Recent studies show that ensuring rights for these communities would avert billions of tons of C02 emissions annually. As Tom Goldtooth, executive director of the Indigenous Environmental Network and co-editor of the Rights of Nature report said in Paris “We, Indigenous Peoples, are the red line. We have drawn that line with our bodies against the privatization of nature, to dirty fossil fuels and to climate change. We are the defenders of the world’s most biologically and culturally diverse regions. We will protect our sacred lands.”
It is abundantly clear that the countries most responsible for climate change are those which have continued to derail the climate talks over the 21 years that the United Nations Conference of the Parties has gathered. This includes the United States which is at the top of the list of countries that have historically emitted the most greenhouse gasses and continues to be a leading emitter.
Once again, these UN Climate Talks have failed the sacred system of life, preferring to support the capitalist system that is destroying our ability to exist.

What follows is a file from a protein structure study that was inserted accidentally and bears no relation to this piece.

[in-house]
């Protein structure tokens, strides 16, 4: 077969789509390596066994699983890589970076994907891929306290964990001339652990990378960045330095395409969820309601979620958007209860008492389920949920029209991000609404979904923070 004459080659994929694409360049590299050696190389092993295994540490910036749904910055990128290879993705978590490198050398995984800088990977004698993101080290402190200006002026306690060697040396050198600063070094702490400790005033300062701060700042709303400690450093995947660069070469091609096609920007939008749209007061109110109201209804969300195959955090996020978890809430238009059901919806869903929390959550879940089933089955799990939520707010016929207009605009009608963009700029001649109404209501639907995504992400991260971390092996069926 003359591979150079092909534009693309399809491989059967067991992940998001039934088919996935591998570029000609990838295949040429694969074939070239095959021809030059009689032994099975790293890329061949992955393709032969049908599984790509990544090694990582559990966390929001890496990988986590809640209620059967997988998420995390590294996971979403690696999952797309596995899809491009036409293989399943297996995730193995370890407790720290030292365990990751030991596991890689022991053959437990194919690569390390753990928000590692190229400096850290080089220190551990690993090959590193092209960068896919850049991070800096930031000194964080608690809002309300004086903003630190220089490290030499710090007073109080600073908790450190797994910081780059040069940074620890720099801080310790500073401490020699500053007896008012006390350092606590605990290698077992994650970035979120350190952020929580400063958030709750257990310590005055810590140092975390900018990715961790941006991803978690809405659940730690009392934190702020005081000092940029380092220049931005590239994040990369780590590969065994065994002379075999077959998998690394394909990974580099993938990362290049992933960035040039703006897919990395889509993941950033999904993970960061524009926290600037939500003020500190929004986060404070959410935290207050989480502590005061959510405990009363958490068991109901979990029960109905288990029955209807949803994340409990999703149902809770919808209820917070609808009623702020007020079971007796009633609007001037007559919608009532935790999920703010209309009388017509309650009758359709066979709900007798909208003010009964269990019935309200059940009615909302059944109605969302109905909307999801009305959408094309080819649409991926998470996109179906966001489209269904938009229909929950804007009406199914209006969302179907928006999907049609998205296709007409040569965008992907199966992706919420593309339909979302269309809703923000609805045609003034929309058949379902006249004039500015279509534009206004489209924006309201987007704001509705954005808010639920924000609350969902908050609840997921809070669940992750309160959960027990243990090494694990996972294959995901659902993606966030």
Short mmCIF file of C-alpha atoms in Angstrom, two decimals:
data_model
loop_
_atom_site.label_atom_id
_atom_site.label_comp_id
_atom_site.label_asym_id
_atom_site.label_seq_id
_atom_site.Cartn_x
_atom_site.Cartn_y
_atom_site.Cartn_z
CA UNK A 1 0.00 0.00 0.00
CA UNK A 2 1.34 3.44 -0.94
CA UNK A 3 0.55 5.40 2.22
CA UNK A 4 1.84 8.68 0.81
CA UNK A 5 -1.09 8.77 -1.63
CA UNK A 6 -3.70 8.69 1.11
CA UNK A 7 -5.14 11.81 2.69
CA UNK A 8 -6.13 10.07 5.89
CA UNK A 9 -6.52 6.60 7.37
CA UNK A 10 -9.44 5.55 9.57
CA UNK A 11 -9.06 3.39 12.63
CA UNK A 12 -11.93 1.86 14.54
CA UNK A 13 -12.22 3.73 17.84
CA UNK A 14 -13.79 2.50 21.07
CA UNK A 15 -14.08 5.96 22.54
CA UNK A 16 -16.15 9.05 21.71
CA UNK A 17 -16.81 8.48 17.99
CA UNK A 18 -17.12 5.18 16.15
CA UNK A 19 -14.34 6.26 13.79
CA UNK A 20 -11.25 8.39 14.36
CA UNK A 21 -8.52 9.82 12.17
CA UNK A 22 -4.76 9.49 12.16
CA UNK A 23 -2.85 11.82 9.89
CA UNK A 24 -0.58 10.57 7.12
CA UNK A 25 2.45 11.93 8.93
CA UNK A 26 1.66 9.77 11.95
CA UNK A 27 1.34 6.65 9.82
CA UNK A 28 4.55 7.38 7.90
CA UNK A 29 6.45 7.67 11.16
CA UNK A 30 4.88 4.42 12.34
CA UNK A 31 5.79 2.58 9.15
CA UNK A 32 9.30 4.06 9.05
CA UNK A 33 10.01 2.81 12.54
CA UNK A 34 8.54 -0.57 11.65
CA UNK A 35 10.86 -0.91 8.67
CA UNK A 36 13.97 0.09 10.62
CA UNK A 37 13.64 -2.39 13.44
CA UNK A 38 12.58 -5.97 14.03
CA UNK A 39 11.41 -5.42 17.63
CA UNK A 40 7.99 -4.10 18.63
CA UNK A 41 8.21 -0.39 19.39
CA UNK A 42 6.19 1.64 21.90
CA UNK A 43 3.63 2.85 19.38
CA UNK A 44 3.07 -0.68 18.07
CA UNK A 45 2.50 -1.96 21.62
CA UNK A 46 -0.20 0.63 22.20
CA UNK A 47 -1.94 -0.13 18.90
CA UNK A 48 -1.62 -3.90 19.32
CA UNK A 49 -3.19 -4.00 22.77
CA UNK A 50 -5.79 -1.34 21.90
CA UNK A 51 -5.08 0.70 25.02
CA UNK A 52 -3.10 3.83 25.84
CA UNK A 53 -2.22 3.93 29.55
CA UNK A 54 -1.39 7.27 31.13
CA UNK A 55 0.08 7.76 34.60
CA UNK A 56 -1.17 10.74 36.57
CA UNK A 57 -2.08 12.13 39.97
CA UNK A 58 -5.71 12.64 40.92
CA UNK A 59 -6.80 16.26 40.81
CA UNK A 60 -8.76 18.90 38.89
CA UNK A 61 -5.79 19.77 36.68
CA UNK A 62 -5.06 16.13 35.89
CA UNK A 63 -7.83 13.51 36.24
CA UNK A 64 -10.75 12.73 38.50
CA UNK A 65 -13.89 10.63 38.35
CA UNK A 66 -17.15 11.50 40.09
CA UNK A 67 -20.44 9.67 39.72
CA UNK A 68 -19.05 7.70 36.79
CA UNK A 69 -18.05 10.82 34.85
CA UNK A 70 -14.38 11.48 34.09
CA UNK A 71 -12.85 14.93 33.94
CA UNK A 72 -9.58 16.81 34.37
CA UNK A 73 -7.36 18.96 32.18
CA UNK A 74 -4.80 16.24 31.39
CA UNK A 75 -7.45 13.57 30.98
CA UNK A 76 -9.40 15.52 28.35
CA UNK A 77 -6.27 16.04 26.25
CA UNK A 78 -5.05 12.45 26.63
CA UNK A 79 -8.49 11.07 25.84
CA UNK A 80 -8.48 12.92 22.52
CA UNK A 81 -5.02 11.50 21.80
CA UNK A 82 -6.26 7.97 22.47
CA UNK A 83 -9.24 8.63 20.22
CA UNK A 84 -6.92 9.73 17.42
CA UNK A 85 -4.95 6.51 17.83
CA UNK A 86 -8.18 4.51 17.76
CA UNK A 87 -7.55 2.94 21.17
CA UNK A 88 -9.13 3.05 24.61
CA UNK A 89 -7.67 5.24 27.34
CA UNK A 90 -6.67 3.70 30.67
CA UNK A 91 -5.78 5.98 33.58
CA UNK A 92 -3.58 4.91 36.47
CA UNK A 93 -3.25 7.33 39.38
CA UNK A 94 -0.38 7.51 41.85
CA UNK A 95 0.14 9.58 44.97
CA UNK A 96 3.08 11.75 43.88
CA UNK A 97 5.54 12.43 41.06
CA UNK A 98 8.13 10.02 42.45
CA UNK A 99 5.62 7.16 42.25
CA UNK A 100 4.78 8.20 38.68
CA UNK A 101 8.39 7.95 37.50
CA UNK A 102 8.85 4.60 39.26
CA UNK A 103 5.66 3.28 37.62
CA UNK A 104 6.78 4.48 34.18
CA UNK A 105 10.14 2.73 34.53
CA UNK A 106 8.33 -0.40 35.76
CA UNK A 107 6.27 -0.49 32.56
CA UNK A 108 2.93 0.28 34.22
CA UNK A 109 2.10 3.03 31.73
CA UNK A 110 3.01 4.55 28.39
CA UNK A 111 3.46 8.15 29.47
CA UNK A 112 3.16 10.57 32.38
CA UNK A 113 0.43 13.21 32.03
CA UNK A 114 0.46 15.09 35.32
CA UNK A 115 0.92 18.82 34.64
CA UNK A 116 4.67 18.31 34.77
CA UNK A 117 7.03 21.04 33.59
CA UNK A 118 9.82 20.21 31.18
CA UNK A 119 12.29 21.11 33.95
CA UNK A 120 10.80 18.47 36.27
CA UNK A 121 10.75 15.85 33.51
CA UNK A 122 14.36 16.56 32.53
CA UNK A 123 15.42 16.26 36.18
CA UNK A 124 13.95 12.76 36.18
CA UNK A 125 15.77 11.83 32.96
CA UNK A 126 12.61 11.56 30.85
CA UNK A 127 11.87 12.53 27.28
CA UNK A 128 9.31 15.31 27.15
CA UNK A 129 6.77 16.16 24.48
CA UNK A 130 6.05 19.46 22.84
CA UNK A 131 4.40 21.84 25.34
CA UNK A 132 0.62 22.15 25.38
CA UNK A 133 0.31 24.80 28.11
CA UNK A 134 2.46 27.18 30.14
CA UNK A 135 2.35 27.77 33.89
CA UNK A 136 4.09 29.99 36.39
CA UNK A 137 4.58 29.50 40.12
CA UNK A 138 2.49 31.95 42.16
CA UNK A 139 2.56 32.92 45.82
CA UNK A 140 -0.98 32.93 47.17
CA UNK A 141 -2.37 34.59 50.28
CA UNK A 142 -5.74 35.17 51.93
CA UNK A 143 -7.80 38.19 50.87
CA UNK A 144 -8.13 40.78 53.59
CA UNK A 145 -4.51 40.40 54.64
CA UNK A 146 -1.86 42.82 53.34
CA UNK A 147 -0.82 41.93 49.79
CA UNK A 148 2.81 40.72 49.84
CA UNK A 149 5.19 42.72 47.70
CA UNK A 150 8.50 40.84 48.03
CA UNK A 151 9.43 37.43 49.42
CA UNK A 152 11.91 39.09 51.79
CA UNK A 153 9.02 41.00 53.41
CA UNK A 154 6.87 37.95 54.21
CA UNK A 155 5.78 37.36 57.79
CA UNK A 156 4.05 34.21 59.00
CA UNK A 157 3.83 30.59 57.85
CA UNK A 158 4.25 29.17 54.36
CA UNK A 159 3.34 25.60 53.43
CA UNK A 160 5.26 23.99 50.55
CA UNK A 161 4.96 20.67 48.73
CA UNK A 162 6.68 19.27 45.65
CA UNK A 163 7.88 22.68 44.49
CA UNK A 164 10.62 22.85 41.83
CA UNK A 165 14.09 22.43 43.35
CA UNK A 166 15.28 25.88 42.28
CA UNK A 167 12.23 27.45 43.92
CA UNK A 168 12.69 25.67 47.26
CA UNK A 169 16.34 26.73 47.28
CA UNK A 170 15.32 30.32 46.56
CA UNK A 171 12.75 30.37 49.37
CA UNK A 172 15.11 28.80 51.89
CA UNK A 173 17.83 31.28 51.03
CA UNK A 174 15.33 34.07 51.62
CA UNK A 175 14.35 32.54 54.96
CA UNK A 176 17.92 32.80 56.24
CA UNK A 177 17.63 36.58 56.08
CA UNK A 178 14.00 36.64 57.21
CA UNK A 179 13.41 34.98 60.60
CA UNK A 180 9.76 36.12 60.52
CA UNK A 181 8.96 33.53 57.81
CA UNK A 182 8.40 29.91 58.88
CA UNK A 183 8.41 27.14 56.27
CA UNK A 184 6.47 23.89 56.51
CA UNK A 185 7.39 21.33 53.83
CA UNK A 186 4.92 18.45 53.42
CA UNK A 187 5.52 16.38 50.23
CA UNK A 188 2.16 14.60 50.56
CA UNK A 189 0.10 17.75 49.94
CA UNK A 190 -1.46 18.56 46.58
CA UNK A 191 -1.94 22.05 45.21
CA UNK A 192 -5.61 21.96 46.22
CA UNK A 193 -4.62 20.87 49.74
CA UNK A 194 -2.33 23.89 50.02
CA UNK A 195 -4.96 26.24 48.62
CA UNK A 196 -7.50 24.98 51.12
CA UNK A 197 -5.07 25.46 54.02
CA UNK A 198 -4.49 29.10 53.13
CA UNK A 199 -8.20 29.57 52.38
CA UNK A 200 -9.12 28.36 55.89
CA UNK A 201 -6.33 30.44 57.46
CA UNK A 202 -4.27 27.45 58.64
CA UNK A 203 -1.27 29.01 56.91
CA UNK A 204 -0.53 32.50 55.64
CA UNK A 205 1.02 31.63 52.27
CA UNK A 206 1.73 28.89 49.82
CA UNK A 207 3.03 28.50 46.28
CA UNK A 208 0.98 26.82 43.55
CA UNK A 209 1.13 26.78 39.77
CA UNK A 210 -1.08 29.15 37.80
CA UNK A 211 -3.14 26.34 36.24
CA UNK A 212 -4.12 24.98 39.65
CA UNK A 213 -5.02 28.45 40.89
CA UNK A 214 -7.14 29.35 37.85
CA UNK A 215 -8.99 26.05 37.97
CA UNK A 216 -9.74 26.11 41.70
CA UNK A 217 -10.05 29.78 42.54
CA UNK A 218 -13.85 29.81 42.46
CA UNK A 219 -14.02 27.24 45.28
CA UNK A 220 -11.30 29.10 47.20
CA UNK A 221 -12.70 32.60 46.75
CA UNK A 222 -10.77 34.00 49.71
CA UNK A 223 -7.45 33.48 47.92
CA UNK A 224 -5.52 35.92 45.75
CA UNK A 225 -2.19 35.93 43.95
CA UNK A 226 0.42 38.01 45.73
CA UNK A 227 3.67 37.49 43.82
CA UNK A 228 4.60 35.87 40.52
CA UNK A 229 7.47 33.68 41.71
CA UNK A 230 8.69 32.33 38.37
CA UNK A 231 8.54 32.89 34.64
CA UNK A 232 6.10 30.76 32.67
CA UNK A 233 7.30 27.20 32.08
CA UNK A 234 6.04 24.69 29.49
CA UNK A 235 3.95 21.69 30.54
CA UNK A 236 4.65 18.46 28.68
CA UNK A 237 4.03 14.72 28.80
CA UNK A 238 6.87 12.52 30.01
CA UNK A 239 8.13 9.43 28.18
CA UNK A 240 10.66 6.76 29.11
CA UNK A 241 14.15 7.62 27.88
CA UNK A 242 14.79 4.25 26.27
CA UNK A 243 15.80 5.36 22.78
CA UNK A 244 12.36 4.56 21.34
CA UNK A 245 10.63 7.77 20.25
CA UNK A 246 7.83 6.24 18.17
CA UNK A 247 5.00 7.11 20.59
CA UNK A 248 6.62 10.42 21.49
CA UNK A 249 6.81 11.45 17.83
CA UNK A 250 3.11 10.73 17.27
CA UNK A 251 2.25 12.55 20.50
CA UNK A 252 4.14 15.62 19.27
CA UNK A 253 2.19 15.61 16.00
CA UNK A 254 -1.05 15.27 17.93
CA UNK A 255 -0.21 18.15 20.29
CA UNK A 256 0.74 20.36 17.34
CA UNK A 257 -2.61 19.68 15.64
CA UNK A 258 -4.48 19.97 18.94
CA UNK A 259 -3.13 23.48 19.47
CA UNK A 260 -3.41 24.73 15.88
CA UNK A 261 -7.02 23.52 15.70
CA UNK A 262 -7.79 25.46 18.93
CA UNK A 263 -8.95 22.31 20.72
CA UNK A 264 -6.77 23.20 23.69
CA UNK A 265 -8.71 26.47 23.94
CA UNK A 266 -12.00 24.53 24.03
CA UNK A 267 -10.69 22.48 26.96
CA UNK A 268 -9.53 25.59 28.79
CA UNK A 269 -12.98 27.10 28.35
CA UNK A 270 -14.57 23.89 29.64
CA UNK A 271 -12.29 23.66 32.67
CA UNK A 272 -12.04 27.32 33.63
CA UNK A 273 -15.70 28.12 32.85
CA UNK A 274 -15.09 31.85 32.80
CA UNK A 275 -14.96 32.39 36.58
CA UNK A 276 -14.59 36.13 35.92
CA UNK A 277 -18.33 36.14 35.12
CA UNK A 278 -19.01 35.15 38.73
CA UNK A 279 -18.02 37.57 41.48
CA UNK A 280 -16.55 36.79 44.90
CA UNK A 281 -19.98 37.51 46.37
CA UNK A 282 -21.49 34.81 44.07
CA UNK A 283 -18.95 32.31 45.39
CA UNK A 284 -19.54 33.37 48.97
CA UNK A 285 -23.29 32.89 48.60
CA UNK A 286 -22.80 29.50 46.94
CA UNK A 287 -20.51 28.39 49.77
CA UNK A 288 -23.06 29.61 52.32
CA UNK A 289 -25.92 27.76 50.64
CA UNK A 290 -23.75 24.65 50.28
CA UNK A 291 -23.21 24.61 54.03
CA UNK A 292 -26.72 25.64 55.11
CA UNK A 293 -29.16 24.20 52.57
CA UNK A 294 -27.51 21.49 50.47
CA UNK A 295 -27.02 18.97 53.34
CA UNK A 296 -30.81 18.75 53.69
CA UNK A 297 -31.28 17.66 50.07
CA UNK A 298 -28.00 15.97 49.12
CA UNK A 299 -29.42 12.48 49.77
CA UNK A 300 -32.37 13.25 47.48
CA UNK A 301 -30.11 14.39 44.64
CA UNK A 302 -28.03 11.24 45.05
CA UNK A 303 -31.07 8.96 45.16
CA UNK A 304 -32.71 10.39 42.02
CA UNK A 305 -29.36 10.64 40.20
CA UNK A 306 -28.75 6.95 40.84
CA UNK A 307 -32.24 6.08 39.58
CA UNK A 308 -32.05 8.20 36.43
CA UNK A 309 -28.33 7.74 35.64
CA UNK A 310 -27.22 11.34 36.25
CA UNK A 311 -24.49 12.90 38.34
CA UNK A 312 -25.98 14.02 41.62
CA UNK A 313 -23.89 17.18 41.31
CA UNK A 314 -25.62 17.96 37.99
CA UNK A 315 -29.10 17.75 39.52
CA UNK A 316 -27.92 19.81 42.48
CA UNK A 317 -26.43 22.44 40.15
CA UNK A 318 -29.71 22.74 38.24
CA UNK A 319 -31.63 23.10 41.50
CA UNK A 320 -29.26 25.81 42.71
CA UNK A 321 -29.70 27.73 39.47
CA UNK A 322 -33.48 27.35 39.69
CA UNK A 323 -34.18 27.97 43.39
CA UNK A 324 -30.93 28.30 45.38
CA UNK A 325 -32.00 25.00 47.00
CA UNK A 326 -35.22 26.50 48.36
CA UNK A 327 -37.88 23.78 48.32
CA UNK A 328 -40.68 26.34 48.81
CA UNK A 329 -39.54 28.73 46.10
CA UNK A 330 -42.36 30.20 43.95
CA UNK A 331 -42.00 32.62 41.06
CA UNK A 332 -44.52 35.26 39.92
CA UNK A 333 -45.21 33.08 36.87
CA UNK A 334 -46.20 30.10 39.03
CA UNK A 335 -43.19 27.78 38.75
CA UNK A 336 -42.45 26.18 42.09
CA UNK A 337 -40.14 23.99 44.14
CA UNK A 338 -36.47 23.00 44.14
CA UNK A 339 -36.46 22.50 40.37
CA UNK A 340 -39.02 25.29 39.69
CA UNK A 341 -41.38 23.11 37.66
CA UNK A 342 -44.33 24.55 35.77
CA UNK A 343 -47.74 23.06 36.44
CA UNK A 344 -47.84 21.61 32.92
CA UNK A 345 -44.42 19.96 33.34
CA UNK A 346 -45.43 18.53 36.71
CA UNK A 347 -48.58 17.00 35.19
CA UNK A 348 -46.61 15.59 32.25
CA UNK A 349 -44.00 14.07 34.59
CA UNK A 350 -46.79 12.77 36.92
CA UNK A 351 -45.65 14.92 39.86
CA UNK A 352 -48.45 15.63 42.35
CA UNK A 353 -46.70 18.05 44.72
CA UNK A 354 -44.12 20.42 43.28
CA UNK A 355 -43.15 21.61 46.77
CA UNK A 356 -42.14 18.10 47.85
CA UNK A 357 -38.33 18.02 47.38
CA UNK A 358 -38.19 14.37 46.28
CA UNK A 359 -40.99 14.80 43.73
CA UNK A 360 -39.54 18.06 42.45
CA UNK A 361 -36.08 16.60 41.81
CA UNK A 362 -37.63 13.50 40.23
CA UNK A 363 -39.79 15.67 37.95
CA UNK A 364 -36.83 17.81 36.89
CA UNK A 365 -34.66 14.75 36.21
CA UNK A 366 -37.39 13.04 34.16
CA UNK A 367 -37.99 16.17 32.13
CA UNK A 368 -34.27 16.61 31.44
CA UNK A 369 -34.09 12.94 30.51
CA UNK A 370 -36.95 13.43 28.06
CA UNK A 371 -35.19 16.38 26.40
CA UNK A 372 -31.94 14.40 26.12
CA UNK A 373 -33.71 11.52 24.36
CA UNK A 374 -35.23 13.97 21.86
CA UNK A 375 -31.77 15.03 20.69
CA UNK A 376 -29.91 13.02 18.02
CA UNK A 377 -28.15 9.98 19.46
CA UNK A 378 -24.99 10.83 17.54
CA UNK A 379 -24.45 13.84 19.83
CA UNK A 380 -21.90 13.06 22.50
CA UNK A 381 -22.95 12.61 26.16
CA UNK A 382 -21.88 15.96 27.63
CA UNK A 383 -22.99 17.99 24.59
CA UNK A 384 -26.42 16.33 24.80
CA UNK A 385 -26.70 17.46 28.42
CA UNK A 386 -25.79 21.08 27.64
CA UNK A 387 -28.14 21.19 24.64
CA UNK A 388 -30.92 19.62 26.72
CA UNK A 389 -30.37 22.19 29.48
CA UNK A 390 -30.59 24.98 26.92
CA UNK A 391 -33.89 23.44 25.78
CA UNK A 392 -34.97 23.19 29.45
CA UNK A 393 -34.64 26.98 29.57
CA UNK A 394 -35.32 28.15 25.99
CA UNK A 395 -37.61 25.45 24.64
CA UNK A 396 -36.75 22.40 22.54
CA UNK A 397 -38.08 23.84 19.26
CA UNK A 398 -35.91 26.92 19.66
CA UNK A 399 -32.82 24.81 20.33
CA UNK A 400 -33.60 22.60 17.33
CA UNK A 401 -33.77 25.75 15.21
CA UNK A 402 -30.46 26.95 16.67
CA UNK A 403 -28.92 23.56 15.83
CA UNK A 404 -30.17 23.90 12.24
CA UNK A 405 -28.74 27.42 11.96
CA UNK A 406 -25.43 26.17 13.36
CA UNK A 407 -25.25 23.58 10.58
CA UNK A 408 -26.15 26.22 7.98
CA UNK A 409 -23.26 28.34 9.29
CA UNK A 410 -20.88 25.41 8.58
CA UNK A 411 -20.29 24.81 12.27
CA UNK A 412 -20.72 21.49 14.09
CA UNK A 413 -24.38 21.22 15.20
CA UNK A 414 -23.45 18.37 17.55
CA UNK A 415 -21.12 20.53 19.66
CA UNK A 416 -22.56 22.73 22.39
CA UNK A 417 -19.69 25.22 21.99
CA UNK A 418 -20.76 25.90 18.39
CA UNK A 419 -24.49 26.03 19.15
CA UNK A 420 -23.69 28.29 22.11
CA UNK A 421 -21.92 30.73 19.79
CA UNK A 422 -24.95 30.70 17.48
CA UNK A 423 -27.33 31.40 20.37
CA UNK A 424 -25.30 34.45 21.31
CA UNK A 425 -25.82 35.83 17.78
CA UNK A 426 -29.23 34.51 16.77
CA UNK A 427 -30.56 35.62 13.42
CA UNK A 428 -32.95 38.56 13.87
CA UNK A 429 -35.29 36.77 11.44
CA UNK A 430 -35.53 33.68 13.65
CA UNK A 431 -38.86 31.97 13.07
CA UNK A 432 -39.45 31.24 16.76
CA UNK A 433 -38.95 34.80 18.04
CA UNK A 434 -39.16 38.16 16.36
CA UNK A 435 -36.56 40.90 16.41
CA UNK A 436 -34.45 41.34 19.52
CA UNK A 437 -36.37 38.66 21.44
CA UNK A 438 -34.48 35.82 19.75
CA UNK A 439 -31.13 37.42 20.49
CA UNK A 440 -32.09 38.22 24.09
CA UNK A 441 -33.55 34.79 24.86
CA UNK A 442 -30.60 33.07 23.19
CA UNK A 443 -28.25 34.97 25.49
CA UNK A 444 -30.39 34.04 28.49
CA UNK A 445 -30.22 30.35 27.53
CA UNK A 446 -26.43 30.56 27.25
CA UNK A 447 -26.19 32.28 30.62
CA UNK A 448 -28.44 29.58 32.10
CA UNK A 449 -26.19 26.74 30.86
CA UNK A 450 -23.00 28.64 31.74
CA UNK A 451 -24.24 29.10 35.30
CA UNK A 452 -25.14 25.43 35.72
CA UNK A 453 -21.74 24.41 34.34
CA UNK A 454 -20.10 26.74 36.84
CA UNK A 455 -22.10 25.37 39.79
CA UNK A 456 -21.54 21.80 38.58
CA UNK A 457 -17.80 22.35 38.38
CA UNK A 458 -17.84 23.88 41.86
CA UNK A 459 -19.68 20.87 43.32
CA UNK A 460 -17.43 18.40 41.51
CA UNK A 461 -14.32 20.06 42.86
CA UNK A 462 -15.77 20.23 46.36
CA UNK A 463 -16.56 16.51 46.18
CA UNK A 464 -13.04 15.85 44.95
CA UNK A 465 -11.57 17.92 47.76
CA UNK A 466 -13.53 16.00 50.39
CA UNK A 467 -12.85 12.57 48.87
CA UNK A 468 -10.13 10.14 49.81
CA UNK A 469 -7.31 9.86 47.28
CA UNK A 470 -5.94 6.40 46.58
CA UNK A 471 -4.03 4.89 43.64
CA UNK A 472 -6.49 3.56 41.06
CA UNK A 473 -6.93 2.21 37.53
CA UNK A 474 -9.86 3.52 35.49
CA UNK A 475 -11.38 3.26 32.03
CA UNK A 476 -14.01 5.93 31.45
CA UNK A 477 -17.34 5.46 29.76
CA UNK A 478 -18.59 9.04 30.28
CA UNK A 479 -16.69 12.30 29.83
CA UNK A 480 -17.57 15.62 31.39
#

Transparency? Unfortunately, no.
As in the past, climate negotiators met behind closed doors at COP 21 in Paris, not allowing civil society members to be in the room, and many deals are made in even more secret rooms between just a handful of countries, and then presented to the delegates.
So who is celebrating and why?
The standing ovation for a flimsy agreement from the delegates “inside” is easy to understand. Certainly the corporate sponsorship of the negotiations themselves speak volumes. As Cindy Weisner of Grassroots Global Justice Alliance told Common Dreams before the COP:
“[the] announcement of the corporate sponsors of the COP21 exposes the deep contradiction in UN COP process and their cozy relationship with the very corporations who are driving the climate crisis.
“The effort of these corporations to green-wash their ongoing damage of the planet in order increase profit and gain public support is offensive.” The willingness of the mainstream media to embrace a false victory is easy to understand in two words “corporate ownership”.